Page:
In 1928 on the eve of the Great Depression, Herbert Hoover coined the phrase "rugged individualism" to encourage Americans to help themselves and not look to government for assistance. Whether by choice or by circumstances, more Americans today are heeding Hoover's advice when it comes to work.
During the Great Recession and its immediate aftermath, a four-year period from 2007 to 2011, the number of single-person businesses increased 4 percent. During the same period, the number of people employed in traditional jobs dropped 6 percent.
The figures are enormous. The number of single-person businesses increased by 800,000, from 21.7 million to 22.5 million from 2007 to 2011. Compared with companies with employees, nonemployer firms make up three-quarters of all U.S. businesses.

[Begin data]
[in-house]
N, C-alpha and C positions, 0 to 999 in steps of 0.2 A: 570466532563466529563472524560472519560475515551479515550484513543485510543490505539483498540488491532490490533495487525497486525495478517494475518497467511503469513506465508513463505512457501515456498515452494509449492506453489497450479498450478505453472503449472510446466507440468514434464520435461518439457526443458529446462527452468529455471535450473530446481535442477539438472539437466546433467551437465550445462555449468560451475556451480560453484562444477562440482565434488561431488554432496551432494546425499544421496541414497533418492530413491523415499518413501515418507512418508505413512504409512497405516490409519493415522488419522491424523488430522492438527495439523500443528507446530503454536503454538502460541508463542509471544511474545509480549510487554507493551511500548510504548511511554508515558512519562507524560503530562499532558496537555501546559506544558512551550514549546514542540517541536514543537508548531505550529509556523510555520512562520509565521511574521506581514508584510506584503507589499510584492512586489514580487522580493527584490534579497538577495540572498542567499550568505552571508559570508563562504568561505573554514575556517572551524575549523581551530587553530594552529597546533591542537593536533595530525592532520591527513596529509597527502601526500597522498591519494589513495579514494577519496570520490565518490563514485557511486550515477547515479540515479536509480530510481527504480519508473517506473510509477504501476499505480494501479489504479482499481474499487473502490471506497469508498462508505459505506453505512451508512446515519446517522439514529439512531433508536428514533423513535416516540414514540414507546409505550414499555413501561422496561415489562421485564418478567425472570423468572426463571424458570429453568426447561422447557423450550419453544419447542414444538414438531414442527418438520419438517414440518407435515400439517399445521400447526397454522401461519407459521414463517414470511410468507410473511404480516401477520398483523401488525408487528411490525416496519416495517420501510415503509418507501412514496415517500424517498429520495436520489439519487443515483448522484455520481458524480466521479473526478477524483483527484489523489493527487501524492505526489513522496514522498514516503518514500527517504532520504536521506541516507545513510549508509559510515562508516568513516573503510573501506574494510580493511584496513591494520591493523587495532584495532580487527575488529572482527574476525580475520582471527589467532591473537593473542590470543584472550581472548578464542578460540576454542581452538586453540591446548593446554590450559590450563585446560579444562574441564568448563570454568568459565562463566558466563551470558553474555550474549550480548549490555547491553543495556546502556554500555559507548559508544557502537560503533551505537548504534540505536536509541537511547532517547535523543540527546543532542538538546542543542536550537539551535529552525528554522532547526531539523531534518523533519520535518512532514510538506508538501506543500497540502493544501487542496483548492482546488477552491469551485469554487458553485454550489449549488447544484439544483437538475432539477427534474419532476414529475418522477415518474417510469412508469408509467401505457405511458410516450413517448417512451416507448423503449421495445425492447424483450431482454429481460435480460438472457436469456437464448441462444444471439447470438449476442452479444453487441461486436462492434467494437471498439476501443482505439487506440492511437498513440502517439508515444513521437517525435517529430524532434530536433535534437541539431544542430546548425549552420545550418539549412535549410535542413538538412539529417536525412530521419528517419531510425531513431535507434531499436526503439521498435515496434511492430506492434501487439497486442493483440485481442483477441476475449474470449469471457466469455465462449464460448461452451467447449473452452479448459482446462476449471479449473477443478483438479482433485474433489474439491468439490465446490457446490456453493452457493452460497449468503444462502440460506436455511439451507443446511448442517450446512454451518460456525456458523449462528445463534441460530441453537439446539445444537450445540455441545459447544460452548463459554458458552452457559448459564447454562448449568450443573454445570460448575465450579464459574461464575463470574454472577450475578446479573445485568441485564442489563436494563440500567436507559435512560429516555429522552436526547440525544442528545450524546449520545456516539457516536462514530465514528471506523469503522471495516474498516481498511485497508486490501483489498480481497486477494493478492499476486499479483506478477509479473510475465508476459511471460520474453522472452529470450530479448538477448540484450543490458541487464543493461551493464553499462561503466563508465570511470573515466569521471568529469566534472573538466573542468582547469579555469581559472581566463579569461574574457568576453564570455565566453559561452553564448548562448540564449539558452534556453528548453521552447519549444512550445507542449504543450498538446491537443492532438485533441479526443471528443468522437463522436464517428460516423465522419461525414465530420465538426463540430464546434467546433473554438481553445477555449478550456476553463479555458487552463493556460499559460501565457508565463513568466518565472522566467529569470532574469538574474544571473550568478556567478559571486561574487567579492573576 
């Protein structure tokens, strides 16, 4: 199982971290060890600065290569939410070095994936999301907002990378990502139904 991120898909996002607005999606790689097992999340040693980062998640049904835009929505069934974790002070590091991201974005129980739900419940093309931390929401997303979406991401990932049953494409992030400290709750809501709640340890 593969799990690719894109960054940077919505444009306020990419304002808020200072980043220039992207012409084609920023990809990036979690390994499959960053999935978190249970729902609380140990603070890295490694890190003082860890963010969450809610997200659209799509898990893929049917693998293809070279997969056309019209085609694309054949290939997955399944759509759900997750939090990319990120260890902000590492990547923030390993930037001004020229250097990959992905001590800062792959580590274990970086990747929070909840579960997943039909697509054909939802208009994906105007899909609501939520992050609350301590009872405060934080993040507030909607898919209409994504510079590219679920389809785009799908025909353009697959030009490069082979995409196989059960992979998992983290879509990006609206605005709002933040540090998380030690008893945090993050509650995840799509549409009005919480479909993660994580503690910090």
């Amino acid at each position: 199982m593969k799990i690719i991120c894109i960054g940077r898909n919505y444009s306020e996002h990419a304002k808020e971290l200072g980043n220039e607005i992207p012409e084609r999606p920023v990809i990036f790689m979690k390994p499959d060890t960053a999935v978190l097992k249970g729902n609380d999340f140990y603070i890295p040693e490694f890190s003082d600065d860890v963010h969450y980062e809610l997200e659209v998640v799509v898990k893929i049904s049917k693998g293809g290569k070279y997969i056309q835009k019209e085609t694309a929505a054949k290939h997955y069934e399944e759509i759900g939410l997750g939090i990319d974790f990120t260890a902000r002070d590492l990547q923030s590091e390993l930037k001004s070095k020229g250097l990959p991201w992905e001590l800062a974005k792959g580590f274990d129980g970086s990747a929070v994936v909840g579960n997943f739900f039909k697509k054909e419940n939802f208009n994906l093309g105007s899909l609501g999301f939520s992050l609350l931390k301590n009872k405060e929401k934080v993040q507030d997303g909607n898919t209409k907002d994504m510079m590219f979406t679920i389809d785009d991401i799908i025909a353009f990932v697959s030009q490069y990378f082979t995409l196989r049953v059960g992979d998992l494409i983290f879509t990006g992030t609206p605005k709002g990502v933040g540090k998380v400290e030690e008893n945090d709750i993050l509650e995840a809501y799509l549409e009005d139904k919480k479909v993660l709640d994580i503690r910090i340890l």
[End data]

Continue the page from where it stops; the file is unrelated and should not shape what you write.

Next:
According to the U.S. Census, most of the self-employed operate unincorporated businesses that may or may not be the owner's principal source of income. Overall, working for yourself doesn't seem to pay particularly well, though. The number of single-person firms is about 15 percent of the workforce, but those firms take in only 3 percent of all business receipts.
Along with high unemployment and sluggish job growth, the expanding ranks of the self-employed may reflect a weak labor market, as opposed to a growing desire to strike out on one's own. For some time now, companies have been saving lots of money by shrinking their workforces and outsourcing work to freelancers and consultants, who typically aren't paid benefits.
The pioneers who settled the American West were rugged individualists that Herbert Hoover would have approved of. But most of those pioneer families struggled for years to make ends meet and were delighted when railroads and factories offered steady work at good pay. Today's rugged individualists have lots to be proud of, and as the labor market improves, they should have brighter days ahead.